For Immediate Release
Strategy Paper: Can You Hear Congo Now?
Cell Phones, Conflict Minerals, and the Worst Sexual Violence in the World
WASHINGTON - The
Enough Project at the Center for American Progress today issued a call
to action on "conflict minerals" that are mined in the war-torn
Democratic Republic of Congo, sold by rebel groups to purchase arms,
and serve as a direct cause of widespread sexual violence in that
In a new strategy paper authored by Co-founder John Prendergast,
Enough called for electronics companies to endorse a pledge that they
will manufacture their products without conflict minerals and make
their supply chains subject to a transparent audit. Enough also urged
activists around the world to endorse a similar pledge calling on
companies to examine their business practices. "The deadly nexus in the
Democratic Republic of Congo between conflict, sexual violence, and
resource exploitation is undeniable," notes the strategy paper, Can You Hear Congo Now? Cell Phones, Conflict Minerals, and the Worst Sexual Violence in the World.
(Read the full strategy paper)
The strategy paper notes that most electronics companies and
consumers genuinely do not appreciate the complex chain of events that
ties widespread sexual violence in the Congo with the minerals that
power cell phones, laptops, mp3 players, video games, and digital
cameras. Since research has clearly demonstrated those linkages,
however, the Enough Project believes it is time to understand these
linkages, expose them, and bring this deadly war fuelled by conflict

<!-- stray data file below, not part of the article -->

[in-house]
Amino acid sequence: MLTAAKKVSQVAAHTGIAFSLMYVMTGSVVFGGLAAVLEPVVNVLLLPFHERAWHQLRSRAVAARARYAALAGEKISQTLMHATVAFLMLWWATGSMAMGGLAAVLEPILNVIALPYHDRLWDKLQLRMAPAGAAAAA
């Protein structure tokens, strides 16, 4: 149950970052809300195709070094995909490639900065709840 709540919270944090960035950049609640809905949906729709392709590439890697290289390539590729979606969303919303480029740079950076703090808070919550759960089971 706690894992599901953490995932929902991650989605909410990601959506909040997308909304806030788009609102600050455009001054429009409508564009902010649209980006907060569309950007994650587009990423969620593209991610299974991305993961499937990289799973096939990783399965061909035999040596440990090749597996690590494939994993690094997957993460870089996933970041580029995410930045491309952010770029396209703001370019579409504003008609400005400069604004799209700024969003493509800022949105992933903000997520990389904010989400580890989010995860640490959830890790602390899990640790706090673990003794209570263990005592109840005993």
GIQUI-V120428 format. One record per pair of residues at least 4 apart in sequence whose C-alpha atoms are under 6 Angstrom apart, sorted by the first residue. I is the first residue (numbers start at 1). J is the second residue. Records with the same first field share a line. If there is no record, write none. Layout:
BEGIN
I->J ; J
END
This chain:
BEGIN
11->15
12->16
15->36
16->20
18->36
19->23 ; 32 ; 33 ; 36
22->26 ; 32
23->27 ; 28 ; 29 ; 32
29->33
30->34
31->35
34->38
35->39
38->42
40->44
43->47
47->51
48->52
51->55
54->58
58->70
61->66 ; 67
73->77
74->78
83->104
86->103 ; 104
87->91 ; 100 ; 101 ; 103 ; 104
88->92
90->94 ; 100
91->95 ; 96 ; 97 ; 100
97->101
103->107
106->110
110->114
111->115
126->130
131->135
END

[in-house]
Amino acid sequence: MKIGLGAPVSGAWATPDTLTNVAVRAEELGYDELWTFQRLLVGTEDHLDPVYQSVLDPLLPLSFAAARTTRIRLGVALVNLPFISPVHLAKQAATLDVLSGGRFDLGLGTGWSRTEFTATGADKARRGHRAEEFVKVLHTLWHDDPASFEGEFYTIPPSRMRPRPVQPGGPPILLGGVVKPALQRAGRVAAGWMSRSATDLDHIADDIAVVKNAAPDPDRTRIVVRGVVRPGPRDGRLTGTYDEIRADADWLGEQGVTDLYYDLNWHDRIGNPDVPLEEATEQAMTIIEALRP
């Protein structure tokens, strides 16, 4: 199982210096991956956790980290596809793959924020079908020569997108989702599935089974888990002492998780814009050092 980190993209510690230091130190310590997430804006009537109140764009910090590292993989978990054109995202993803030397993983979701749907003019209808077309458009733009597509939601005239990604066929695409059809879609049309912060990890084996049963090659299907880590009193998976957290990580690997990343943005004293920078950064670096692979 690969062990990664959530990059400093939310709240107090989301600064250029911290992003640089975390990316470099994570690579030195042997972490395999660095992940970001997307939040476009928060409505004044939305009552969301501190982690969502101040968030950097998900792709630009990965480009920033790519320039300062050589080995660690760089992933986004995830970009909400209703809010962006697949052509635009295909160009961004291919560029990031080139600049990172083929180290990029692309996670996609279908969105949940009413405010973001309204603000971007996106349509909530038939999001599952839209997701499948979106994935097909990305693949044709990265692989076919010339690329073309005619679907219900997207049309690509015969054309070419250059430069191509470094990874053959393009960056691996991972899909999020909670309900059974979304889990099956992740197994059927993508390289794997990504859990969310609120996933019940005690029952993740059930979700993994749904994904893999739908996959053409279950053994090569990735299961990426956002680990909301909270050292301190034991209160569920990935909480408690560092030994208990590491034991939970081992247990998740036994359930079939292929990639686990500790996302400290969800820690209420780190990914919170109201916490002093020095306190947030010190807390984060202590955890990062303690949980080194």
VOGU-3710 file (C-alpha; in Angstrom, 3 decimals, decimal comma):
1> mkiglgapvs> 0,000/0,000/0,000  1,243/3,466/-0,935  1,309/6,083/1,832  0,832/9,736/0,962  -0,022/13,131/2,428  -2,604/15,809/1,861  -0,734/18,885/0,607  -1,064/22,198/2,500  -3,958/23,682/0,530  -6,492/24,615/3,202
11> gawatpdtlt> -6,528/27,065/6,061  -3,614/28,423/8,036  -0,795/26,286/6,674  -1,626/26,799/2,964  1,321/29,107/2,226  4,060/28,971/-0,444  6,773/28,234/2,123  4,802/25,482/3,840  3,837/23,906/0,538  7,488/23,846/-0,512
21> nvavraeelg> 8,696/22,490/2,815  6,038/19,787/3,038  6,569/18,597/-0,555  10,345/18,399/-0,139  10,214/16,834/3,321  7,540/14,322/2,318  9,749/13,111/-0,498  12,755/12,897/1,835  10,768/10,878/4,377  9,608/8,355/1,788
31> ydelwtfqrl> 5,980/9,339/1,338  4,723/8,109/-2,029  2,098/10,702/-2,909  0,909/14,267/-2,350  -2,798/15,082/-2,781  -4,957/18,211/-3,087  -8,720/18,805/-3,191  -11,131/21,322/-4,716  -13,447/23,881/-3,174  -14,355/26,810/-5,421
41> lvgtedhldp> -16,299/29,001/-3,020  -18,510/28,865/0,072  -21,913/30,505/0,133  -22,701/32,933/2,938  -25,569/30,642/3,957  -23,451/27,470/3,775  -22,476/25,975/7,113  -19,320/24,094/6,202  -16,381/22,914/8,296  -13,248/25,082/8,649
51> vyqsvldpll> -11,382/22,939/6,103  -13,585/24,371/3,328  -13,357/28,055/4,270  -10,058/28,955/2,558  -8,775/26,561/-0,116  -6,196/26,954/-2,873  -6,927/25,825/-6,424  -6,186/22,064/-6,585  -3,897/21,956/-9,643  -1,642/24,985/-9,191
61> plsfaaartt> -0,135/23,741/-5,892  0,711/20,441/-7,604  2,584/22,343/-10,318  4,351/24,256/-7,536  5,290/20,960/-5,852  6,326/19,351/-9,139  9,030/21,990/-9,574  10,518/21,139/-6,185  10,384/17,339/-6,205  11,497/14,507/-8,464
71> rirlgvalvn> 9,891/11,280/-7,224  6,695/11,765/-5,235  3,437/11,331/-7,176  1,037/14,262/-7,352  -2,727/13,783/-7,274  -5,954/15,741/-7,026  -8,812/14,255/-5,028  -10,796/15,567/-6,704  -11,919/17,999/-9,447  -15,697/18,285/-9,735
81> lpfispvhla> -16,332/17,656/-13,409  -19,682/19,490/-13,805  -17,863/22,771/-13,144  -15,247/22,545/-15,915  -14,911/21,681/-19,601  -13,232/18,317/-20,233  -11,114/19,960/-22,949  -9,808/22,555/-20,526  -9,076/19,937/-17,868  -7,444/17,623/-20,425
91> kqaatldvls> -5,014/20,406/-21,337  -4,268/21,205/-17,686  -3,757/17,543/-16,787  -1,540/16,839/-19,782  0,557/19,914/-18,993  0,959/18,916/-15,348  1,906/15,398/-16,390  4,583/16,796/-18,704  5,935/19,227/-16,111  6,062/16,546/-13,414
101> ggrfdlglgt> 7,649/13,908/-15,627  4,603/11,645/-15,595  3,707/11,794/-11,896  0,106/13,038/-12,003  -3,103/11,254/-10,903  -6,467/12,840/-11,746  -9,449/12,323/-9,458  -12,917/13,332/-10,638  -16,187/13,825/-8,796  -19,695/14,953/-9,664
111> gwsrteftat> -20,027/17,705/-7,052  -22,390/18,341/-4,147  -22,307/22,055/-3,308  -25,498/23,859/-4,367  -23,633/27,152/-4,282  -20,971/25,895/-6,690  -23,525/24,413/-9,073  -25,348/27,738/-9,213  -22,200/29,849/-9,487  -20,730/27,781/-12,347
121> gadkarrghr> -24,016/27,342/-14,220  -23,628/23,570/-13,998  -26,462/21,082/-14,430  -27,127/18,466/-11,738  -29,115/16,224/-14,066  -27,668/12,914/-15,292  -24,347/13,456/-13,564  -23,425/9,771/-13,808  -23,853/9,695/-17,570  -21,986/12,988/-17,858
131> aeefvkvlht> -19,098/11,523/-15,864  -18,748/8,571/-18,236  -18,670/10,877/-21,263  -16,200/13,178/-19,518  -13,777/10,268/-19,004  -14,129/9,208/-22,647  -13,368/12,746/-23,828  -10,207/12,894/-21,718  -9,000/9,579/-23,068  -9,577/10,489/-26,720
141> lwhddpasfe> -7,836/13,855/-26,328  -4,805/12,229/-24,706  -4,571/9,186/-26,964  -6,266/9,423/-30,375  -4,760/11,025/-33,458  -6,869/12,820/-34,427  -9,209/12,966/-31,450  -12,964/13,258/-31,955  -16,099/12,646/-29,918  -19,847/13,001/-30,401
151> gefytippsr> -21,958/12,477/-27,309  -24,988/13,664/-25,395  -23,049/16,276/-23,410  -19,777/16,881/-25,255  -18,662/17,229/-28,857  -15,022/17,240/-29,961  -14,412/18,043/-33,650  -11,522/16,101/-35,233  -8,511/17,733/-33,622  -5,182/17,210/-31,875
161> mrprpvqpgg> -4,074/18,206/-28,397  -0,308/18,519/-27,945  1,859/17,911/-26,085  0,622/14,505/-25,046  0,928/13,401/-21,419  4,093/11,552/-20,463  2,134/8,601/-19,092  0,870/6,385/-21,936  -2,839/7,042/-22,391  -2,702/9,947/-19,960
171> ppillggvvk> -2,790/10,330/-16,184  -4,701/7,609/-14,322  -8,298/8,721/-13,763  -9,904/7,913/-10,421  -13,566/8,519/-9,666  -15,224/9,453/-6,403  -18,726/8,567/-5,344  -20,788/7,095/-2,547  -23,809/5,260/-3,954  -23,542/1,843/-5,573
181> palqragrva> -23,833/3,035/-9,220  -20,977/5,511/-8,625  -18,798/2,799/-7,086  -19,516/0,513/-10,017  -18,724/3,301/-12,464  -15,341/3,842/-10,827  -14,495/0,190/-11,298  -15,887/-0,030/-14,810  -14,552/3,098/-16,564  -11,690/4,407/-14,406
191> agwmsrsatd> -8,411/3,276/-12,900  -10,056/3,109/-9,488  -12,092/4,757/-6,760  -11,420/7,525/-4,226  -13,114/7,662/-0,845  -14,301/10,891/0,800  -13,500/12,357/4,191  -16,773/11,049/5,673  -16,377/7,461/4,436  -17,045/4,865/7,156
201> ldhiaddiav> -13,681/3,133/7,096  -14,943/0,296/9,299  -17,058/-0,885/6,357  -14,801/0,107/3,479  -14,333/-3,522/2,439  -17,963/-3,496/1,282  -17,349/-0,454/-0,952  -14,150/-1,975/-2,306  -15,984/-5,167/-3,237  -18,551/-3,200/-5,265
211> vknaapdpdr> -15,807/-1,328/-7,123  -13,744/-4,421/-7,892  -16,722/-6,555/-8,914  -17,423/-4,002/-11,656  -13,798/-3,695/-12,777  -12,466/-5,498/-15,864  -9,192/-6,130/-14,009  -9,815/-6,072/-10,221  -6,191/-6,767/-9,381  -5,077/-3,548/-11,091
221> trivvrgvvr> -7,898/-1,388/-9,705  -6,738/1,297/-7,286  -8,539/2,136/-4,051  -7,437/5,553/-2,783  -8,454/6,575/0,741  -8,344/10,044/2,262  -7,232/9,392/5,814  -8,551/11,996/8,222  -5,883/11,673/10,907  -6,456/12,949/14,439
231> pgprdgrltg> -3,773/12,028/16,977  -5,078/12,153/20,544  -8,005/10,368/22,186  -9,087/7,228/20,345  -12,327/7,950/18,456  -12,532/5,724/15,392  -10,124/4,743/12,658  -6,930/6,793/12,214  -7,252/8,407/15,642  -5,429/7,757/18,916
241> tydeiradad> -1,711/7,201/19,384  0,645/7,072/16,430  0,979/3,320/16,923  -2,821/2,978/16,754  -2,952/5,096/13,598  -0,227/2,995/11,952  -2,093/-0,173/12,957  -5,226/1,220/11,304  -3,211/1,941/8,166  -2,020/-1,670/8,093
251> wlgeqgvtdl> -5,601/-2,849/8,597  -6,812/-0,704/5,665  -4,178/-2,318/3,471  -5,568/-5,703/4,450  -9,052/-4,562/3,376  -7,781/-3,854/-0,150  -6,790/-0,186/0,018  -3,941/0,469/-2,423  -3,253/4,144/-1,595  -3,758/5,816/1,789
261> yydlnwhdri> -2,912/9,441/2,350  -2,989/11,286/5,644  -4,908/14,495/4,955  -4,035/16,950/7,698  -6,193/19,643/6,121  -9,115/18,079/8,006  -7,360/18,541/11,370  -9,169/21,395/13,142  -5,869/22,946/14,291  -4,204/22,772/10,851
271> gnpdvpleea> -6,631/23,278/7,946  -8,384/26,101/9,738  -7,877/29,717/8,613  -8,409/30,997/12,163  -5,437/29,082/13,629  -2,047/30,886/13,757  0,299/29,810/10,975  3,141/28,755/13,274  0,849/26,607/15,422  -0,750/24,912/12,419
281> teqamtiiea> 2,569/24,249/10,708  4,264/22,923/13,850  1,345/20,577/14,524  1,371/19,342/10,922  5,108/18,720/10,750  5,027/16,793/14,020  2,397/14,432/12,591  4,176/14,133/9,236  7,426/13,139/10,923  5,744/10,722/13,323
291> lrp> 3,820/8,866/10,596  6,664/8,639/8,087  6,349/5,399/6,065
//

minerals to an end. Militias and armies responsible for the scourge of
sexual violence in eastern Congo battle for control over conflict
minerals - the ores that produce the tin, tungsten, and tantalum found
in electronic products - and finance themselves through illegal
taxation and illicit trade.
"Because we are all unconsciously part of the problem in Congo, all
of us can consciously become part of the solution," said Mr.
Prendergast. "Collectively, American consumers have enormous leverage
over the companies from which we purchase our electronics. We can
marshal that power to press them to play a positive role to protect and
empower Congo's women."
Visit the Enough Project's blog, Enough Said, for updates on this issue.
FRIENDS: Help Us Fight
Independent journalism has become the last firewall against government and corporate lies. Yet, with frightening regularity, independent media sources are losing funding, closing down or being blacked out by Google and Facebook. Never before has independent media been more endangered. If you believe in Common Dreams, if you believe in people-powered independent media, please support us now and help us fight—with truths—against the lies that would smother our democracy. Please help keep Common Dreams alive and growing. Thank you. -- Craig Brown, Co-founder
The Center for American Progress is a nonpartisan research and educational institute dedicated to promoting a strong, just and free America that ensures opportunity for all. We believe that Americans are bound together by a common commitment to these values and we aspire to ensure that our national policies reflect these values. We work to find progressive and pragmatic solutions to significant domestic and international problems and develop policy proposals that foster a government that is "of the people, by the people, and for the people."
Enough is a project of the Center for American Progress to end genocide and crimes against humanity. Founded in 2007, Enough focuses on crises in Sudan, Chad, eastern Congo, northern Uganda, Somalia, and Zimbabwe. Enough's strategy papers and briefings provide sharp field analysis and targeted policy recommendations based on a "3P" crisis response strategy: promoting durable peace, providing civilian protection, and punishing perpetrators of atrocities. Enough works with concerned citizens, advocates, and policy makers to prevent, mitigate, and resolve these crises. The RAISE Hope for Congo campaign aims to build a permanent and diverse constituency of activists advocating for effective change in eastern Congo, including an end to the long-running conflict and the resulting sexual violence against women and girls, and reforms to reduce trade by rebel groups in conflict minerals